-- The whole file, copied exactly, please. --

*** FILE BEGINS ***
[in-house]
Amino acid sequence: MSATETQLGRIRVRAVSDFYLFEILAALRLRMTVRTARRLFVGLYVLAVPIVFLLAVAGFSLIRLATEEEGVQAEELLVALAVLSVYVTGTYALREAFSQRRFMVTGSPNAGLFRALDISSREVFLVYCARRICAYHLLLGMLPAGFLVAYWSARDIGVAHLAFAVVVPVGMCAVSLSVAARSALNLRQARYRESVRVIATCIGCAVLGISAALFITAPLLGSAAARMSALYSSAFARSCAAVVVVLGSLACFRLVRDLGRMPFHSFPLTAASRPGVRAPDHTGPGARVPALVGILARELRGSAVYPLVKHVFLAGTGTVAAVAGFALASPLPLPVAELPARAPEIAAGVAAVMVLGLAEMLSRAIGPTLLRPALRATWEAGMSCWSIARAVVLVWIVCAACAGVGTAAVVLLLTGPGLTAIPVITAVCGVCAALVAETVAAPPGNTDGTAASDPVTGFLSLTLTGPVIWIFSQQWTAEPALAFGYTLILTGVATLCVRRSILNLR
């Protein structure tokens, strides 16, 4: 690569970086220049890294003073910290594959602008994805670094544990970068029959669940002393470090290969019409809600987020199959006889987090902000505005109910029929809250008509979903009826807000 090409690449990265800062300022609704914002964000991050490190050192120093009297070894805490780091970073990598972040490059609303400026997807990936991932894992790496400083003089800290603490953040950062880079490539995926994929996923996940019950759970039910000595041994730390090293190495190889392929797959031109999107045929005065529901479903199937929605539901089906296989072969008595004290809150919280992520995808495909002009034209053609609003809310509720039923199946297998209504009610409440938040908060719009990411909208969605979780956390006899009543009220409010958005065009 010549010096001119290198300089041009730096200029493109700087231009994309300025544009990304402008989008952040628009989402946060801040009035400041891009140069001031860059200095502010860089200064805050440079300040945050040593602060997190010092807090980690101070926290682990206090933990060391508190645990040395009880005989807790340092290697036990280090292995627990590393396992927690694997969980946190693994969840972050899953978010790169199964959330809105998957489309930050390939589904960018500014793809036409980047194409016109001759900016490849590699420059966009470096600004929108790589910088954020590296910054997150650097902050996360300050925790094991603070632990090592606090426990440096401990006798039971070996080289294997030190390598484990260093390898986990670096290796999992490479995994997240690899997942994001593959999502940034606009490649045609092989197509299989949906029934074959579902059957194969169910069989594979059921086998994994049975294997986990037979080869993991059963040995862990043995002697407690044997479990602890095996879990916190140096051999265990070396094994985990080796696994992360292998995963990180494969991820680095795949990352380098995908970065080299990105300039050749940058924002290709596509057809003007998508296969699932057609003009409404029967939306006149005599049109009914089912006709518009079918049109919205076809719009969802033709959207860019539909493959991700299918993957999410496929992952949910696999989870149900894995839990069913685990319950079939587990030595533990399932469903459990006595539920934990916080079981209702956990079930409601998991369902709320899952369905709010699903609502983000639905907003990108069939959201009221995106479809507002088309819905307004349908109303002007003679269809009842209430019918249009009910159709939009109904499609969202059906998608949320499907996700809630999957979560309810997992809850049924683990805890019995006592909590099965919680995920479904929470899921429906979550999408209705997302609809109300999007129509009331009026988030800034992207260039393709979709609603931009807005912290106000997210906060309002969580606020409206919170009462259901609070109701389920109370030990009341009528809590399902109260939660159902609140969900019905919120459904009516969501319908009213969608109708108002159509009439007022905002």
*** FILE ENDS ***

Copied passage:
[in-house]
Amino acid sequence: MSATETQLGRIRVRAVSDFYLFEILAALRLRMTVRTARRLFVGLYVLAVPIVFLLAVAGFSLIRLATEEEGVQAEELLVALAVLSVYVTGTYALREAFSQRRFMVTGSPNAGLFRALDISSREVFLVYCARRICAYHLLLGMLPAGFLVAYWSARDIGVAHLAFAVVVPVGMCAVSLSVAARSALNLRQARYRESVRVIATCIGCAVLGISAALFITAPLLGSAAARMSALYSSAFARSCAAVVVVLGSLACFRLVRDLGRMPFHSFPLTAASRPGVRAPDHTGPGARVPALVGILARELRGSAVYPLVKHVFLAGTGTVAAVAGFALASPLPLPVAELPARAPEIAAGVAAVMVLGLAEMLSRAIGPTLLRPALRATWEAGMSCWSIARAVVLVWIVCAACAGVGTAAVVLLLTGPGLTAIPVITAVCGVCAALVAETVAAPPGNTDGTAASDPVTGFLSLTLTGPVIWIFSQQWTAEPALAFGYTLILTGVATLCVRRSILNLR
């Protein structure tokens, strides 16, 4: 690569970086220049890294003073910290594959602008994805670094544990970068029959669940002393470090290969019409809600987020199959006889987090902000505005109910029929809250008509979903009826807000 090409690449990265800062300022609704914002964000991050490190050192120093009297070894805490780091970073990598972040490059609303400026997807990936991932894992790496400083003089800290603490953040950062880079490539995926994929996923996940019950759970039910000595041994730390090293190495190889392929797959031109999107045929005065529901479903199937929605539901089906296989072969008595004290809150919280992520995808495909002009034209053609609003809310509720039923199946297998209504009610409440938040908060719009990411909208969605979780956390006899009543009220409010958005065009 010549010096001119290198300089041009730096200029493109700087231009994309300025544009990304402008989008952040628009989402946060801040009035400041891009140069001031860059200095502010860089200064805050440079300040945050040593602060997190010092807090980690101070926290682990206090933990060391508190645990040395009880005989807790340092290697036990280090292995627990590393396992927690694997969980946190693994969840972050899953978010790169199964959330809105998957489309930050390939589904960018500014793809036409980047194409016109001759900016490849590699420059966009470096600004929108790589910088954020590296910054997150650097902050996360300050925790094991603070632990090592606090426990440096401990006798039971070996080289294997030190390598484990260093390898986990670096290796999992490479995994997240690899997942994001593959999502940034606009490649045609092989197509299989949906029934074959579902059957194969169910069989594979059921086998994994049975294997986990037979080869993991059963040995862990043995002697407690044997479990602890095996879990916190140096051999265990070396094994985990080796696994992360292998995963990180494969991820680095795949990352380098995908970065080299990105300039050749940058924002290709596509057809003007998508296969699932057609003009409404029967939306006149005599049109009914089912006709518009079918049109919205076809719009969802033709959207860019539909493959991700299918993957999410496929992952949910696999989870149900894995839990069913685990319950079939587990030595533990399932469903459990006595539920934990916080079981209702956990079930409601998991369902709320899952369905709010699903609502983000639905907003990108069939959201009221995106479809507002088309819905307004349908109303002007003679269809009842209430019918249009009910159709939009109904499609969202059906998608949320499907996700809630999957979560309810997992809850049924683990805890019995006592909590099965919680995920479904929470899921429906979550999408209705997302609809109300999007129509009331009026988030800034992207260039393709979709609603931009807005912290106000997210906060309002969580606020409206919170009462259901609070109701389920109370030990009341009528809590399902109260939660159902609140969900019905919120459904009516969501319908009213969608109708108002159509009439007022905002």